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Caen was the favourite residence of William of Normandy. His castle is long gone, though some ramparts remain. It suffered badly during World War 2 and now, 60 years on, is a modern university town and the largest town in the region of Normandy. The university however is an old established one – 1432. Because the bombing cleared away many medieval houses the churches and towers that remain are dramatic as they rise above the modern city. There are about 120,000 inhabitants, many of them young people – an estimated 45% are under the age of 25.


It is 14 Km from the coast and 230 k from Paris.

You can travel by car from any of the Channel ports or take the train – the station is about a kilometre south of the town centre and it is in the station area that many of the hotels are to be found.


Being a modern town there are cinemas and theatres a plenty as well as outlets of famous Parisian stores – though local stores are good too. Plenty of inexpensive faster food outlets as you would expect in a city with a relatively young population, but there is more relaxed dining too. There are markets on Fridays and Sundays. In summer most activity seems to centre on the Pleasure port – on the canal which links Caen to the sea.

For those who appreciate history and art, despite its apparent modernity Caen has plenty to appreciate- the Beaux Museum has works by Poussin, Monet, Durer and Rembrandt among others.

Sports are well covered with Rugby, football, skating, swimming and ice hockey being only a few of those practised and of course you are near to the sea with all that offers.

The surrounding countryside also has its charms and opportunities for walks, organised or not, horse riding and biking. The local tourist office, Place Saint Pierre, will have leaflets suggesting routes and places of interest. Look out for signs to the many brocante sales. Not only might you find the perfect piece for your new home it gives you a really good chance to practise your French and meet the locals.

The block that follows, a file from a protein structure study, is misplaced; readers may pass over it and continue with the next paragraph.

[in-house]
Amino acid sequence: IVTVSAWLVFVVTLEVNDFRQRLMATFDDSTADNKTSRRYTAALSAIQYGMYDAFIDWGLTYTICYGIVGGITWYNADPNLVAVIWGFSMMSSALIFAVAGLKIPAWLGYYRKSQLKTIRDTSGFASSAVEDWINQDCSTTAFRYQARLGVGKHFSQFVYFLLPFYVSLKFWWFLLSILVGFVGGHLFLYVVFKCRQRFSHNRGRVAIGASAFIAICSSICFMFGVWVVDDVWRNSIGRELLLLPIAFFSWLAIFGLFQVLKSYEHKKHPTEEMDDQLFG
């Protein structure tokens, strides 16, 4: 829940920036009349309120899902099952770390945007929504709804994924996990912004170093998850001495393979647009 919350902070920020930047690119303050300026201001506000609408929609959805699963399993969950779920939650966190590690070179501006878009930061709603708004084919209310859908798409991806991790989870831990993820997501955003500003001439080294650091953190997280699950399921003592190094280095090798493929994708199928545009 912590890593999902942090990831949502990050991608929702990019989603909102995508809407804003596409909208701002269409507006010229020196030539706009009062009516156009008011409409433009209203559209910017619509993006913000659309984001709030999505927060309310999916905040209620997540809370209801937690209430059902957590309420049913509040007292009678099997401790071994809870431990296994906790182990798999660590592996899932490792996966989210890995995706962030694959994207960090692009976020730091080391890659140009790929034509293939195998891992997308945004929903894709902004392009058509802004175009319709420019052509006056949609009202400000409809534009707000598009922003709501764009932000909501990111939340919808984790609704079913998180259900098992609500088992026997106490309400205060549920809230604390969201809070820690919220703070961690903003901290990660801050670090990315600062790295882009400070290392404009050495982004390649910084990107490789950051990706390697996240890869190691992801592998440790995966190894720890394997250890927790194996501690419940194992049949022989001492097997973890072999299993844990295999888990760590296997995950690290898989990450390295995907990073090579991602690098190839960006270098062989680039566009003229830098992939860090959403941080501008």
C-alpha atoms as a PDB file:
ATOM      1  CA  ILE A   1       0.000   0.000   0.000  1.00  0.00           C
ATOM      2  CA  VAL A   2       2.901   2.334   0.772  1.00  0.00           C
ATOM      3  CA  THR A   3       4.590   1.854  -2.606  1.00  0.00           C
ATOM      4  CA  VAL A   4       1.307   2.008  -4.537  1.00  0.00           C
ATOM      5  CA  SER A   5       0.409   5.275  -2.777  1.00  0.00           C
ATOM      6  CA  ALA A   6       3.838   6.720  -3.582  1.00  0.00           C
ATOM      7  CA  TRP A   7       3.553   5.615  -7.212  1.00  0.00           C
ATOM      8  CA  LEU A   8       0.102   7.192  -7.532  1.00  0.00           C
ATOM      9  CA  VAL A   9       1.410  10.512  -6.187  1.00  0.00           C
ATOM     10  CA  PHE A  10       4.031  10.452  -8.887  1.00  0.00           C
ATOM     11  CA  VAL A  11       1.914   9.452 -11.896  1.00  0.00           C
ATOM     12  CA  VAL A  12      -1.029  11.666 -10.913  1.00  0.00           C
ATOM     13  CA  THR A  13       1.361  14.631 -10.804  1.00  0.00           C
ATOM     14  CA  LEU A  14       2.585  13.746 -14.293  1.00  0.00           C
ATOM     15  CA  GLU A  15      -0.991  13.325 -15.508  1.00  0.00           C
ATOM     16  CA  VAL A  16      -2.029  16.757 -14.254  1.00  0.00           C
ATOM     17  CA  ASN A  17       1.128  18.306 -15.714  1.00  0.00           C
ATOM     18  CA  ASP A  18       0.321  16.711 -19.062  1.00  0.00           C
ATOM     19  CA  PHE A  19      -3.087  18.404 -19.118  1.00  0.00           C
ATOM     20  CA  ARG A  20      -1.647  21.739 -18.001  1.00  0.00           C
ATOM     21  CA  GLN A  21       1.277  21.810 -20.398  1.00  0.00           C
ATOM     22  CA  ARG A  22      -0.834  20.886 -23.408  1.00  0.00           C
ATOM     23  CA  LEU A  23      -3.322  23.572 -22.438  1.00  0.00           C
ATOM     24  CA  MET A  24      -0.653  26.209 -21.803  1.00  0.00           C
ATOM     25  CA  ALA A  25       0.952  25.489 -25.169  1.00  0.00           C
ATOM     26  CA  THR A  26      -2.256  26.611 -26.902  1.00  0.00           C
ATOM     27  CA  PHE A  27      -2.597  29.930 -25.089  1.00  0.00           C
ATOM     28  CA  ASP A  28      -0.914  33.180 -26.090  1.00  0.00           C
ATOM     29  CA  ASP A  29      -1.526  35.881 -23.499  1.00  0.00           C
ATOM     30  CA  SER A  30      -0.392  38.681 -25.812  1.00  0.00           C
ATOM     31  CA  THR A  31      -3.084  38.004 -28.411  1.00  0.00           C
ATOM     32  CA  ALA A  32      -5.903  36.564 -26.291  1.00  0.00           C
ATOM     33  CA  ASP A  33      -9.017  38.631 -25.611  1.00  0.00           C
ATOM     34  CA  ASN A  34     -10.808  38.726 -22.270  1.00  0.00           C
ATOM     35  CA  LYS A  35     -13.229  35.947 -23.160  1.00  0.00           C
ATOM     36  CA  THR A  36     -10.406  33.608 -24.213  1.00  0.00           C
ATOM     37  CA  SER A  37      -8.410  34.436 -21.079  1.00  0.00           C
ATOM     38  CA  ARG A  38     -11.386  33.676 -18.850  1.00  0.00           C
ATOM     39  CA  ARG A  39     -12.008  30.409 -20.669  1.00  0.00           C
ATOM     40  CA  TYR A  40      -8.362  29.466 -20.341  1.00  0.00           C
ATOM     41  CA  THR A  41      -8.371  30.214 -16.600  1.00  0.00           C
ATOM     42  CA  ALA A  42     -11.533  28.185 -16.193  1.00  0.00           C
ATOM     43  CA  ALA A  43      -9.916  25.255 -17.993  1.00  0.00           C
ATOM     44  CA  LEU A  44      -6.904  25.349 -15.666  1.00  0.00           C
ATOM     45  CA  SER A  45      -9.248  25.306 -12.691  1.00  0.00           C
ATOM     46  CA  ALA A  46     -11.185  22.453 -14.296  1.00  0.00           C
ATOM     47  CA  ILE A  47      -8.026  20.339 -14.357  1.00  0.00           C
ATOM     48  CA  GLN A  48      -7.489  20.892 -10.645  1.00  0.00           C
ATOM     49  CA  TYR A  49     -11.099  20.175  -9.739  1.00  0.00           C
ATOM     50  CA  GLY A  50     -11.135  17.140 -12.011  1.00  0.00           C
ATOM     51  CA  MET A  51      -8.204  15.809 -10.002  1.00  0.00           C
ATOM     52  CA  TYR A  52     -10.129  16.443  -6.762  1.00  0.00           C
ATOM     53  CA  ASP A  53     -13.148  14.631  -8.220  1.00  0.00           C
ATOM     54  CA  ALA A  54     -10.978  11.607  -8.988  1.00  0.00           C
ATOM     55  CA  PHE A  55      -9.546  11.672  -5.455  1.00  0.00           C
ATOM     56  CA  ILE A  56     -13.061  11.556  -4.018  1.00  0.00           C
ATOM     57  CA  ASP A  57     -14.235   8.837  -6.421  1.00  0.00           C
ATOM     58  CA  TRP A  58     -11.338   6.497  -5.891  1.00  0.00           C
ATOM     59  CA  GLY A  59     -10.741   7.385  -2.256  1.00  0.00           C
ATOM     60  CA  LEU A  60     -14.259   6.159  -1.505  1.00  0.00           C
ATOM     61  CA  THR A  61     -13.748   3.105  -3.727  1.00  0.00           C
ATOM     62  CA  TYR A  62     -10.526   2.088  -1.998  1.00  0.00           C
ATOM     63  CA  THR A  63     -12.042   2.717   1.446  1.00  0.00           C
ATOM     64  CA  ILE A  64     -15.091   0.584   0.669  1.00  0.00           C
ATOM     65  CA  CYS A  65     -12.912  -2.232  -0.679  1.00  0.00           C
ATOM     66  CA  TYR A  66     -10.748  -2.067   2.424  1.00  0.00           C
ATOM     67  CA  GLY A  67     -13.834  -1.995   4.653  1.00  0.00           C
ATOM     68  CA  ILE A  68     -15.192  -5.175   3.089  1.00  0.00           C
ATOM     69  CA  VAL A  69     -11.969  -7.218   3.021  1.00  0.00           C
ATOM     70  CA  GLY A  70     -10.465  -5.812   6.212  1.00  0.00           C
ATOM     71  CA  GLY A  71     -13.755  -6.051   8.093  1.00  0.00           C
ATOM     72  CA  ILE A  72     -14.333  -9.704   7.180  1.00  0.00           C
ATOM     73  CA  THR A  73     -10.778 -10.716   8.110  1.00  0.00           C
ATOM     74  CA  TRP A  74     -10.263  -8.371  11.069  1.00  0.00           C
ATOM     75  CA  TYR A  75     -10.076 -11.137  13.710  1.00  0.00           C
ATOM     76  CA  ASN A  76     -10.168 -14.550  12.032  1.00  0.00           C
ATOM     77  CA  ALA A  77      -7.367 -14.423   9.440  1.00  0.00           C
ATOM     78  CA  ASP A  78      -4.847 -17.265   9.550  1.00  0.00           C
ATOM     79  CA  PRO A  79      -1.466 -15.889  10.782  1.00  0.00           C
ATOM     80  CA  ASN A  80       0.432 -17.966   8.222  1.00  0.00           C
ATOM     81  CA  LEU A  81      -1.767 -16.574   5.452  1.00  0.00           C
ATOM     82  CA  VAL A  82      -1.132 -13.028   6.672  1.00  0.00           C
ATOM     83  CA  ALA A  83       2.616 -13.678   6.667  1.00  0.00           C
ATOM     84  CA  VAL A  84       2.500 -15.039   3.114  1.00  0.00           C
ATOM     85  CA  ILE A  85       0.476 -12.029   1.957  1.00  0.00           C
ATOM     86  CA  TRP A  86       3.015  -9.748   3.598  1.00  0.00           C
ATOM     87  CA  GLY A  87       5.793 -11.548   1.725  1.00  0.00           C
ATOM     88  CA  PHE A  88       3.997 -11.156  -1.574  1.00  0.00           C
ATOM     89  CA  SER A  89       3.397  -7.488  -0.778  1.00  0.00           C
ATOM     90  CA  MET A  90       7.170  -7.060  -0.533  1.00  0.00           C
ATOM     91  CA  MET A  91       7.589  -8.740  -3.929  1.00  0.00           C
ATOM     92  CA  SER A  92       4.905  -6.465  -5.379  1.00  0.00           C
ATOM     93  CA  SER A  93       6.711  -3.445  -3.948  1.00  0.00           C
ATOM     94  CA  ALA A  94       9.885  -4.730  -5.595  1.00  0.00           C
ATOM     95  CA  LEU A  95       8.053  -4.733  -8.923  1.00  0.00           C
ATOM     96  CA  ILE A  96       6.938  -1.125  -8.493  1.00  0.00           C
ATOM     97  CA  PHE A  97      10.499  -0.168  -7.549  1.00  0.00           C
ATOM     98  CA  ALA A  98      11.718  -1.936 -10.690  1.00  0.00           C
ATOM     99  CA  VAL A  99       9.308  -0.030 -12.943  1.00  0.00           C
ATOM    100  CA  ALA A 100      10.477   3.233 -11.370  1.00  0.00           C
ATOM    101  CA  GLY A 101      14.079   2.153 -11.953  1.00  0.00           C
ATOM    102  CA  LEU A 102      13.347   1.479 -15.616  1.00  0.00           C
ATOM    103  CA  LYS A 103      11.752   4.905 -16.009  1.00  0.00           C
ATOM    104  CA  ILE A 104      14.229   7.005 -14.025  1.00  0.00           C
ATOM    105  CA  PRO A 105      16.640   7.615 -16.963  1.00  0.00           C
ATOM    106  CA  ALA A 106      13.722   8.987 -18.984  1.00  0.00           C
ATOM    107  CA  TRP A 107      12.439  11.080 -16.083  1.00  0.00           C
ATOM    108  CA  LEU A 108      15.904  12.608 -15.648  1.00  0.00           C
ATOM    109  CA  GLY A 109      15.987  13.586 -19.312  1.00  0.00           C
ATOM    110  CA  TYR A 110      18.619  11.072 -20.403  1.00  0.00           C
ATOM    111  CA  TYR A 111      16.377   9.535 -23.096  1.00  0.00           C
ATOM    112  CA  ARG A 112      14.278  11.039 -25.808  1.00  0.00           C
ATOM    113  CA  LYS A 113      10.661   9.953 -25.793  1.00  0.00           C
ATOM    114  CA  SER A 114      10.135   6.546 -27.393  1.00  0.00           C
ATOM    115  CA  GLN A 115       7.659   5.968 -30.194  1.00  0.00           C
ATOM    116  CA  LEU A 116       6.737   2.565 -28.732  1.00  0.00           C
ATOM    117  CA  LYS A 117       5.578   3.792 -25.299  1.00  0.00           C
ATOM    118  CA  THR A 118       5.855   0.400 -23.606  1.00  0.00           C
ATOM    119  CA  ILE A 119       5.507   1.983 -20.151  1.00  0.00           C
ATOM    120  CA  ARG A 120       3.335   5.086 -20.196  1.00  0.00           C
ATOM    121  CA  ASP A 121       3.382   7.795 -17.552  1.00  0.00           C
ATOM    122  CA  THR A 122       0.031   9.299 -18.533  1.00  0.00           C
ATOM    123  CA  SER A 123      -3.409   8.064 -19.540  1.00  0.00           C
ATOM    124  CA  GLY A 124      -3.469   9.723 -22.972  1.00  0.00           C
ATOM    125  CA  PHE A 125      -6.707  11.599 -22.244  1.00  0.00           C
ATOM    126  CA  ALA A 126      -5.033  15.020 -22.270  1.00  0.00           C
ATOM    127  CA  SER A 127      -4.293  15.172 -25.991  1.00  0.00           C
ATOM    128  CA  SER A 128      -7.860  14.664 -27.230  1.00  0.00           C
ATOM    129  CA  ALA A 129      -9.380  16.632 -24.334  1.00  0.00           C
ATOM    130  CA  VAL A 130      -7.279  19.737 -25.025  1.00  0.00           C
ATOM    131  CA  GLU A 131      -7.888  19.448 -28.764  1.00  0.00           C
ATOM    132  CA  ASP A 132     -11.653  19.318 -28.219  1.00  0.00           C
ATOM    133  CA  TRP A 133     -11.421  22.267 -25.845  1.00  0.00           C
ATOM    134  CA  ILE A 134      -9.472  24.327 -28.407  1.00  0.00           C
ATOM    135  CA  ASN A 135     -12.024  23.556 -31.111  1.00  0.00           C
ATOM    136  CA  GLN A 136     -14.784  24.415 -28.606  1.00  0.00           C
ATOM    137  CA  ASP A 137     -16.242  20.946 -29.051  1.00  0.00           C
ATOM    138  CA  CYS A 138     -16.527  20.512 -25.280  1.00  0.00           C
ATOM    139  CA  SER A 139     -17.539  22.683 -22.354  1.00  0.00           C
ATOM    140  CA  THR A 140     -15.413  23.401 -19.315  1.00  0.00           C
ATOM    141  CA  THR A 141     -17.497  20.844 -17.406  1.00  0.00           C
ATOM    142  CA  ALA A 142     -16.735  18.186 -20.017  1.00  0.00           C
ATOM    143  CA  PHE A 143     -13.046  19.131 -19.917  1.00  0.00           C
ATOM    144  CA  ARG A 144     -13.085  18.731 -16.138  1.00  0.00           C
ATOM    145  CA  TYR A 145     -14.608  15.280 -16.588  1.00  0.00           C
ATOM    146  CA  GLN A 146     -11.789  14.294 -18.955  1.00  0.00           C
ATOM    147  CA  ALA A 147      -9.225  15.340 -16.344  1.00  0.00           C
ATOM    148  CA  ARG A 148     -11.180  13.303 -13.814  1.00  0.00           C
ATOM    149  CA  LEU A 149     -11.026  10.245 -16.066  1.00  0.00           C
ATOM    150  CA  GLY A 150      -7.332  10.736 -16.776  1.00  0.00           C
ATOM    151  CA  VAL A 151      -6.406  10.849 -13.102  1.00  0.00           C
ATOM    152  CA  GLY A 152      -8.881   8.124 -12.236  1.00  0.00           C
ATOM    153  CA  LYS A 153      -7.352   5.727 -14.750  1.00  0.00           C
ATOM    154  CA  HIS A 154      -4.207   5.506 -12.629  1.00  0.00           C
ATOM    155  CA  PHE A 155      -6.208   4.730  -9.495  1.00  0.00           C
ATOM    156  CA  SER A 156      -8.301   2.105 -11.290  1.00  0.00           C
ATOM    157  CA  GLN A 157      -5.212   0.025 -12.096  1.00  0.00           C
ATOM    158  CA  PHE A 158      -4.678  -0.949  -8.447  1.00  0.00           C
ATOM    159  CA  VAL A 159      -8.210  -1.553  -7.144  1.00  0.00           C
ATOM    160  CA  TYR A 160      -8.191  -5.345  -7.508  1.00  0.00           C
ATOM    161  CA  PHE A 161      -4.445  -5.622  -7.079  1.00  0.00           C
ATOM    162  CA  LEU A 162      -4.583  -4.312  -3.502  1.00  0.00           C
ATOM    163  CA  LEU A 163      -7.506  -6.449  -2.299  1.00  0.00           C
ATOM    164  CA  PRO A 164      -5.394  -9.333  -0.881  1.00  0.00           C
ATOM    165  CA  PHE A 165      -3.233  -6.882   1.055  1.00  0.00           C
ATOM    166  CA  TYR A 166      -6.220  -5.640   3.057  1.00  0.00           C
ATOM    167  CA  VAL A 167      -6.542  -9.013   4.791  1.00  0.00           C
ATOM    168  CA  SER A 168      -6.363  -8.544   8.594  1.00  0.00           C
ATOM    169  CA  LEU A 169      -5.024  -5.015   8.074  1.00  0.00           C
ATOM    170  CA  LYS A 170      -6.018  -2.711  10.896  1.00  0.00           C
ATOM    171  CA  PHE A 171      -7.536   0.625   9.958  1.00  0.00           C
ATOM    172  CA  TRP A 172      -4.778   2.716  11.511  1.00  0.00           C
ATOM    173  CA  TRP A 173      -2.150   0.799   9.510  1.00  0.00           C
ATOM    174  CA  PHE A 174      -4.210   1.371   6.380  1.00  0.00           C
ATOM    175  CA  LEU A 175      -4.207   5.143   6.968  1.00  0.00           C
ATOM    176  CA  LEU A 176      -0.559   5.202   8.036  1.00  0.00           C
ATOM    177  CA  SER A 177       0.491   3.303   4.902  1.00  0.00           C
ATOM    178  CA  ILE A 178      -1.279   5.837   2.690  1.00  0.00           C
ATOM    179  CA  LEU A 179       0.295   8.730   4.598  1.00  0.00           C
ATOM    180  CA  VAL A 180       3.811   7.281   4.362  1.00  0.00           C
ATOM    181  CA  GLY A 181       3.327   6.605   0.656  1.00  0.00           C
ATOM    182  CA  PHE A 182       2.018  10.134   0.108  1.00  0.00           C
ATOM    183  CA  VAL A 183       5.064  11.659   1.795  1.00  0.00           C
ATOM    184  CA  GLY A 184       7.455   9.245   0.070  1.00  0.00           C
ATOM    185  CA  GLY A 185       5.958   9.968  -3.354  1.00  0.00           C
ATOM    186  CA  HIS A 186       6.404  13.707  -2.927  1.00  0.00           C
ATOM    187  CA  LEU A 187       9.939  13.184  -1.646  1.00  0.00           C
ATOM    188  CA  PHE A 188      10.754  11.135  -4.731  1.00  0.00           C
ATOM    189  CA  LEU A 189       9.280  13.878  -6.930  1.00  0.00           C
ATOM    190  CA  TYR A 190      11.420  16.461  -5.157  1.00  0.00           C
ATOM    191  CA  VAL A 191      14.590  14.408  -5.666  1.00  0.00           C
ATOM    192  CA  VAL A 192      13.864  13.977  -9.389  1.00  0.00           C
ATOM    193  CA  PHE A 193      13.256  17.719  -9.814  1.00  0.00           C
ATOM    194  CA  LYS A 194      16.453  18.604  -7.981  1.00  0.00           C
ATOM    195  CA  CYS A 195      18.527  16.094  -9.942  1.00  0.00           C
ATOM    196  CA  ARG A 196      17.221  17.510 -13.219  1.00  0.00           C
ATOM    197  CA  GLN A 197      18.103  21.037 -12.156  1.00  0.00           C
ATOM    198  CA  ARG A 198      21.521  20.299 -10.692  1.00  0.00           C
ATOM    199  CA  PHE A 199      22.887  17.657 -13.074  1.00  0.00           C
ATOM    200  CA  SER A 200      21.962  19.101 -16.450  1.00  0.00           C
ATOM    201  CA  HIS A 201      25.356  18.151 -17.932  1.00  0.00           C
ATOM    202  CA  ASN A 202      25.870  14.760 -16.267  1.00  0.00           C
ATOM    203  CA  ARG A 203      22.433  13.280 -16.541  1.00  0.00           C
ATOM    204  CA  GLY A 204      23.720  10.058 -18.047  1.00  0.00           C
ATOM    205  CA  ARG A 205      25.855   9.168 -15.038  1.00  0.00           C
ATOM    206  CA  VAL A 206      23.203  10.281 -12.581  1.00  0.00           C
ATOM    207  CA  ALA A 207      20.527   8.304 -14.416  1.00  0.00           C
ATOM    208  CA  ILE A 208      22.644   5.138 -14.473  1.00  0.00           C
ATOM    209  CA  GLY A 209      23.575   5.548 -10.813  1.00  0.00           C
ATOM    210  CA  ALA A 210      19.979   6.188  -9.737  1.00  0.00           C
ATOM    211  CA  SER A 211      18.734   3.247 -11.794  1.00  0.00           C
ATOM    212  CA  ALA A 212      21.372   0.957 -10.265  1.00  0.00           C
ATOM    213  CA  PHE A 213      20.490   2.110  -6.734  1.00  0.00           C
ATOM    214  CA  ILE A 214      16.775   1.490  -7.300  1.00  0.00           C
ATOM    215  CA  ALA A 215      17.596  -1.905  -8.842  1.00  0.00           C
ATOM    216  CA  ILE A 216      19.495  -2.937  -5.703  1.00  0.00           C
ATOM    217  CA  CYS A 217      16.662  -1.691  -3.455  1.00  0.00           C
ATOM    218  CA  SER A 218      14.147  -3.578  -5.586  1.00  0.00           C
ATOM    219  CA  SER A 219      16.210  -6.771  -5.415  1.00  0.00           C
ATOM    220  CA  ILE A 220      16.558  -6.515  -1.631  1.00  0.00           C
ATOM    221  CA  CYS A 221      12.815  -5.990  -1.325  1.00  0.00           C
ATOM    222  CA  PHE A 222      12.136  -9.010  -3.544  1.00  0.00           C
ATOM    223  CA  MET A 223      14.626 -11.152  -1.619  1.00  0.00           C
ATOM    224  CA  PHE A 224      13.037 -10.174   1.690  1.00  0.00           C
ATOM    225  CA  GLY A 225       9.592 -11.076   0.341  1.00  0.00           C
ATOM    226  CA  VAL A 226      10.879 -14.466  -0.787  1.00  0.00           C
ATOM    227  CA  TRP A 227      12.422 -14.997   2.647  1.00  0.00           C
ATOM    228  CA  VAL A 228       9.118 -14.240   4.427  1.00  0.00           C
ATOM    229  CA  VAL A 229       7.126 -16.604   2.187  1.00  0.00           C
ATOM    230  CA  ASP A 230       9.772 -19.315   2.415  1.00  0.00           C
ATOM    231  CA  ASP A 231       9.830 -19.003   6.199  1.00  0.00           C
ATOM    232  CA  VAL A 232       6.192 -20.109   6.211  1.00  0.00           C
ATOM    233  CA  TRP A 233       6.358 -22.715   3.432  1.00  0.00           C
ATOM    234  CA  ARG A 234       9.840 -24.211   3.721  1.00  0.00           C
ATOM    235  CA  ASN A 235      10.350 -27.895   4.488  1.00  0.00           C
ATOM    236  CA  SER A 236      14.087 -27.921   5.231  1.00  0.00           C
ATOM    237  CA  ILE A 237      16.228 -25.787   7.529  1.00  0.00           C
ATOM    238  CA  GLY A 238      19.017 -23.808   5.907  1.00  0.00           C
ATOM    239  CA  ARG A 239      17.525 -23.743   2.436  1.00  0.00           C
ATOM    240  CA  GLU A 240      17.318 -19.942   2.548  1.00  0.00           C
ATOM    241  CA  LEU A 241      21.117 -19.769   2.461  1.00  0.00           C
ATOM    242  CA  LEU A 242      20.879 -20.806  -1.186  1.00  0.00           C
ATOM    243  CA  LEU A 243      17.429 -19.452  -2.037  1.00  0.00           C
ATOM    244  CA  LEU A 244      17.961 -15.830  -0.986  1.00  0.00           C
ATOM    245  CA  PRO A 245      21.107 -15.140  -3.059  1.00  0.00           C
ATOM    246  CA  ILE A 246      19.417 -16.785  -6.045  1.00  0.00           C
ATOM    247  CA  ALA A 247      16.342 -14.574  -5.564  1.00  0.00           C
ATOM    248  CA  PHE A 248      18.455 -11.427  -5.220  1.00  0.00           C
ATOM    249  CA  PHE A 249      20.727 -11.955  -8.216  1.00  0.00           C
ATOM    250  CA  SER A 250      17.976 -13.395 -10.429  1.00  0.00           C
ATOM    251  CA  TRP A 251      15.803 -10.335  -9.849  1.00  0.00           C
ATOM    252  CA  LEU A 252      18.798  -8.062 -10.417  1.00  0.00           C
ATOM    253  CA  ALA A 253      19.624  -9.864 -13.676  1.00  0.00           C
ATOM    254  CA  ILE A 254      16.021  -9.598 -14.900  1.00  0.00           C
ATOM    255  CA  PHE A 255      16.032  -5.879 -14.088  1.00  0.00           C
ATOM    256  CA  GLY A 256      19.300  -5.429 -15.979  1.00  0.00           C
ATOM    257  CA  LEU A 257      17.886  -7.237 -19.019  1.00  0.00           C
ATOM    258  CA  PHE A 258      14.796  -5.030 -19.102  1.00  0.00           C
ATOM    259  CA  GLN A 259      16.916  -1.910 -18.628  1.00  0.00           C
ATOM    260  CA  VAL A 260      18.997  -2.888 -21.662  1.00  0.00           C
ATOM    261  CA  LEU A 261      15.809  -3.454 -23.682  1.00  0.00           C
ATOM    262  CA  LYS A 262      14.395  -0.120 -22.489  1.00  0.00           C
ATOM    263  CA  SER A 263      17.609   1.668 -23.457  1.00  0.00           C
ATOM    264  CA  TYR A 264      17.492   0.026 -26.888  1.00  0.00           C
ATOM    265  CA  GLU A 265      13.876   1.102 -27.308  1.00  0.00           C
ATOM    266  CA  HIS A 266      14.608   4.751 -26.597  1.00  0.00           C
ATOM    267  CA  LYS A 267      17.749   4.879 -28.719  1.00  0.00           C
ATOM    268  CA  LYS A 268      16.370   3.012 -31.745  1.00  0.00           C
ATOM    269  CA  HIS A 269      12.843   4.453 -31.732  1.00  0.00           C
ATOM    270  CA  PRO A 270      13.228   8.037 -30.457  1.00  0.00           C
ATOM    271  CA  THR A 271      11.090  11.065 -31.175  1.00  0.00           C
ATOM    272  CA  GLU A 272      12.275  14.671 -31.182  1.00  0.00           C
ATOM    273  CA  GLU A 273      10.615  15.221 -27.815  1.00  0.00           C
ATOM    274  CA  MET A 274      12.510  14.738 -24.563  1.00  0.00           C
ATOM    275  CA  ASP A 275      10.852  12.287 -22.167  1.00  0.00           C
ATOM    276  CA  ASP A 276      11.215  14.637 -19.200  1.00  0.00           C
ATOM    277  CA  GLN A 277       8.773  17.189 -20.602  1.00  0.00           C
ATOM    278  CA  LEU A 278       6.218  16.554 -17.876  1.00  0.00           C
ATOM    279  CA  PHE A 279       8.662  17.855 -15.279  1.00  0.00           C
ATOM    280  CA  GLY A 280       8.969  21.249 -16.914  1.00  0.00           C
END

Food and Drink

In the pedestrianised area known as Quartier Vangueux are a choice of restaurants including an Algerian one, Cous Cous Kouba, with excellent cous cous alongside those offering traditional Normande fare based on butter and cream rather than the olive oil of the south. This style of cooking is known as Vallée d’Auge. Much of the food on offer is local from the area to the south west of the town known as Pays d’Auge.


  • Garden Grill, 20 Rue de Bernieres, Tel no: 31 85 43 45
  • La Carlotta, 16 Quai Vendeuvre, Caen, Tel no: 02-31-86-68-99

The town offers a special welcoming service to new comers. You can obtain details from the town hall, but basically it seeks to introduce them to local French families which could be both pleasant and helpful.

It would be helpful too to use a really bi-lingual estate agent such as those selected from the Sextant Property network. They know the area well and can discuss with you exactly what it is you require and what your budget is. They will accompany you on viewings, pointing out features that you might overlook in your excitement. They can tell you about such things perhaps as rights of way or the possibilities of a potential home. Whether your choice is just for the occasional weekend or a more permanent move you will be one step nearer after meeting with them.

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